Meditate on This: 5 TED Talks That Will Bring You Closer to Nature

It’s easy to feel disconnected with the natural world. For many of us, unless we make the effort, we can go through days on end without really paying attention to much more than the weather and how it affects our commute. These TED videos are an easy, relaxing way to remind ourselves of why we love the natural world, and how important it is.



T I M E-L A P S E   P H O T O G R A P H Y

Nature’s beauty can be easily missed — but not through Louie Schwartzberg’s lens. His stunning time-lapse photography, accompanied by powerful words from Benedictine monk Brother David Steindl-Rast, serves as a meditation on being grateful for every day. (Filmed at TEDxSF.)


K I N E T I C   S C U L P T U R E 
 Reuben Margolin is a kinetic sculptor, crafting beautiful pieces that move in the pattern of raindrops falling and waves combining. Take nine minutes and be mesmerized by his meditative art, inspired in equal parts by math and nature.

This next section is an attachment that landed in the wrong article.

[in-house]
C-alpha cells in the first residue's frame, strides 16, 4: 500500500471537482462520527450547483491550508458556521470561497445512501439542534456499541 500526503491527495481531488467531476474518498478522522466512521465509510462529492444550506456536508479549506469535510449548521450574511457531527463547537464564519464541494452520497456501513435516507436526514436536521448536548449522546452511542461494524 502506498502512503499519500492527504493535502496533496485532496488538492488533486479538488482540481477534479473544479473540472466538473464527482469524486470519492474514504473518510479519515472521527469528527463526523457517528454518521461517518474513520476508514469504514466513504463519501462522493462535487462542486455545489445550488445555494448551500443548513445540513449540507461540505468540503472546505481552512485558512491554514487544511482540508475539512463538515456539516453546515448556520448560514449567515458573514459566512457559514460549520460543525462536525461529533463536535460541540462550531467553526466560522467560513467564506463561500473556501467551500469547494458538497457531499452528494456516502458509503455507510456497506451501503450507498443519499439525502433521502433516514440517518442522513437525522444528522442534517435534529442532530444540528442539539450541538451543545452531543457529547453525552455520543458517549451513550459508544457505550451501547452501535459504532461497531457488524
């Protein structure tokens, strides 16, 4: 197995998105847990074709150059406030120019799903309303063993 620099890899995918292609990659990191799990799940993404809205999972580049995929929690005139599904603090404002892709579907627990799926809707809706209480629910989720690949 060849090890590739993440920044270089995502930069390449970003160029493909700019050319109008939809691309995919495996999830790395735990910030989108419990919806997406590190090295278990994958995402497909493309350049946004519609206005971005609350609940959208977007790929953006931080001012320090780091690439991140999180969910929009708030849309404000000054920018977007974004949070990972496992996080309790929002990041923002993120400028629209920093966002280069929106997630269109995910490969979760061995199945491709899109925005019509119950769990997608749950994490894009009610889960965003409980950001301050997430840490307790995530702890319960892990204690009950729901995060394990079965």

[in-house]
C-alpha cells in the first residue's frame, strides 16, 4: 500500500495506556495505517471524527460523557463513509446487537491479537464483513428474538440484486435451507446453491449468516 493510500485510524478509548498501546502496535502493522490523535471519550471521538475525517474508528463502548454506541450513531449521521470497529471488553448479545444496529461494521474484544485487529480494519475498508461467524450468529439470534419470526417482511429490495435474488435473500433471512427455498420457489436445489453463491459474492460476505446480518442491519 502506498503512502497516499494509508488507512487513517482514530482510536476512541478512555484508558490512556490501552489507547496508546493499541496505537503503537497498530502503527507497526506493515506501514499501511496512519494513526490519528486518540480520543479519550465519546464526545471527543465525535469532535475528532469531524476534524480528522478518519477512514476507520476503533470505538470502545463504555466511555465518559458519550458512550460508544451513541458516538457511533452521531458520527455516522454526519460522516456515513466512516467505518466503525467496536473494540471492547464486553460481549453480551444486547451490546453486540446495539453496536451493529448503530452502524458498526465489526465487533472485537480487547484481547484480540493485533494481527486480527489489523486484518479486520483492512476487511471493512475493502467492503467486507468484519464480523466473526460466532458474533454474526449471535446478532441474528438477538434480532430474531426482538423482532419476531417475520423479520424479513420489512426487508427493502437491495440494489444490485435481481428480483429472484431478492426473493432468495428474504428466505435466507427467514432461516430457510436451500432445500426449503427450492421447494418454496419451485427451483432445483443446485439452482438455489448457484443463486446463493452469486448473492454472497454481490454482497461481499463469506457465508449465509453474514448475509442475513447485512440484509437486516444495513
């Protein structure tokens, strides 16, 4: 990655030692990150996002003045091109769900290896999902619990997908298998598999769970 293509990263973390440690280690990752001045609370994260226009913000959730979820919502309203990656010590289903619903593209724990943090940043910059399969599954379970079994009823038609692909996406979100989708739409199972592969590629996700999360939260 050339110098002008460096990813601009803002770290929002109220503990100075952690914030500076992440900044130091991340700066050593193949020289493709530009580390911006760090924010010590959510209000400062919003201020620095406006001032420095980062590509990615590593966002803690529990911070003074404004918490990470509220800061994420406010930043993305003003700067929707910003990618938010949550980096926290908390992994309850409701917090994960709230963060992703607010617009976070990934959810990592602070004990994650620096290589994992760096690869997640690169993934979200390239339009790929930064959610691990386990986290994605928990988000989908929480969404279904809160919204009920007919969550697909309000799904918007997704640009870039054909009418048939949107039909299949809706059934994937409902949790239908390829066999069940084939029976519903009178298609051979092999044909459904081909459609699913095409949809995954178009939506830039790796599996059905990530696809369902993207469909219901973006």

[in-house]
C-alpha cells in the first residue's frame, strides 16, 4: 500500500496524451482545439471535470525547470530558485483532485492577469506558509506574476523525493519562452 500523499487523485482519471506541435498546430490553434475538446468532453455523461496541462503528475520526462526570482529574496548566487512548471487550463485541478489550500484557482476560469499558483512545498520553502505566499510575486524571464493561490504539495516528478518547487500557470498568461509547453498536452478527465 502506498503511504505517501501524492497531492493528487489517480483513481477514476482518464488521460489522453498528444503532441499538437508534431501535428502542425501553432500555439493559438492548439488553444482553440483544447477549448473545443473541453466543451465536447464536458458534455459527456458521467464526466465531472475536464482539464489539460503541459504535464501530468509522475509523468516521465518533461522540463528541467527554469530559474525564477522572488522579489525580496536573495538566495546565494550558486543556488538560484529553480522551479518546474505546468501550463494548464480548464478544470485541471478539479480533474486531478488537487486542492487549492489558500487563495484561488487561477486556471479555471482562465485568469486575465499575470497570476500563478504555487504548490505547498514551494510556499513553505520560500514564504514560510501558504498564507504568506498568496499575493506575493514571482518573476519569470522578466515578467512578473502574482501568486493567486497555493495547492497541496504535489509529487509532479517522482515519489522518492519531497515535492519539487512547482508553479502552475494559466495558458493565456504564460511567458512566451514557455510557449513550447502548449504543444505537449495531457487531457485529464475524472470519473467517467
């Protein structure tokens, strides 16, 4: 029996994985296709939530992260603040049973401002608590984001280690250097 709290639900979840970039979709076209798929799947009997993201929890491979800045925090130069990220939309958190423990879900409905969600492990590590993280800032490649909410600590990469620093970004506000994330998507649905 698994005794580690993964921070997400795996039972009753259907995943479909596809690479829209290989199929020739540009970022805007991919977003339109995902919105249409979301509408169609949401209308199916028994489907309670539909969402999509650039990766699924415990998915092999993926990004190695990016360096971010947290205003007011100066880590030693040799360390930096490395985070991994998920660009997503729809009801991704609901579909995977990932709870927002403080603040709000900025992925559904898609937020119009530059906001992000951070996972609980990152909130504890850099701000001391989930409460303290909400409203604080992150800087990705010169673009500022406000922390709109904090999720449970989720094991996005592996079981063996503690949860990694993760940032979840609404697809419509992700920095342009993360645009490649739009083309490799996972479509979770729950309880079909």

C H I M P   L A N G U A G E
 Jane Goodall hasn’t found the missing link, but she’s come closer than nearly anyone else. The primatologist says the only real difference between humans and chimps is our sophisticated language. She urges us to start using it to change the world.


C L O U D   A P P R E C I A T I O N
You don’t need to plan an exotic trip to find creative inspiration. Just look up, says Gavin Pretor-Pinney, founder of the Cloud Appreciation Society. As he shares charming photos of nature’s finest aerial architecture, Pretor-Pinney calls for us all to take a step off the digital treadmill, lie back and admire the beauty in the sky above.


T R E E S 
Nalini Nadkarni challenges our perspective on trees and prisons; she says both can be more dynamic than we think. Through a partnership with the state of Washington, she brings science classes and conservation programs to inmates, with unexpected results.
Main image via Flickr User Rekre89.

Starre Vartan is founder and editor-in-chief of and the author of the Eco-Chick Guide to Life. She's also a freelance science and environment writer who has published in National Geographic, CNN, Scientific American, Mental Floss, Pacific Standard, the NRDC, and many more. She lives on an island in Puget Sound with her partner and black cat. She was a geologist in her first career, and still picks up rocks wherever she goes.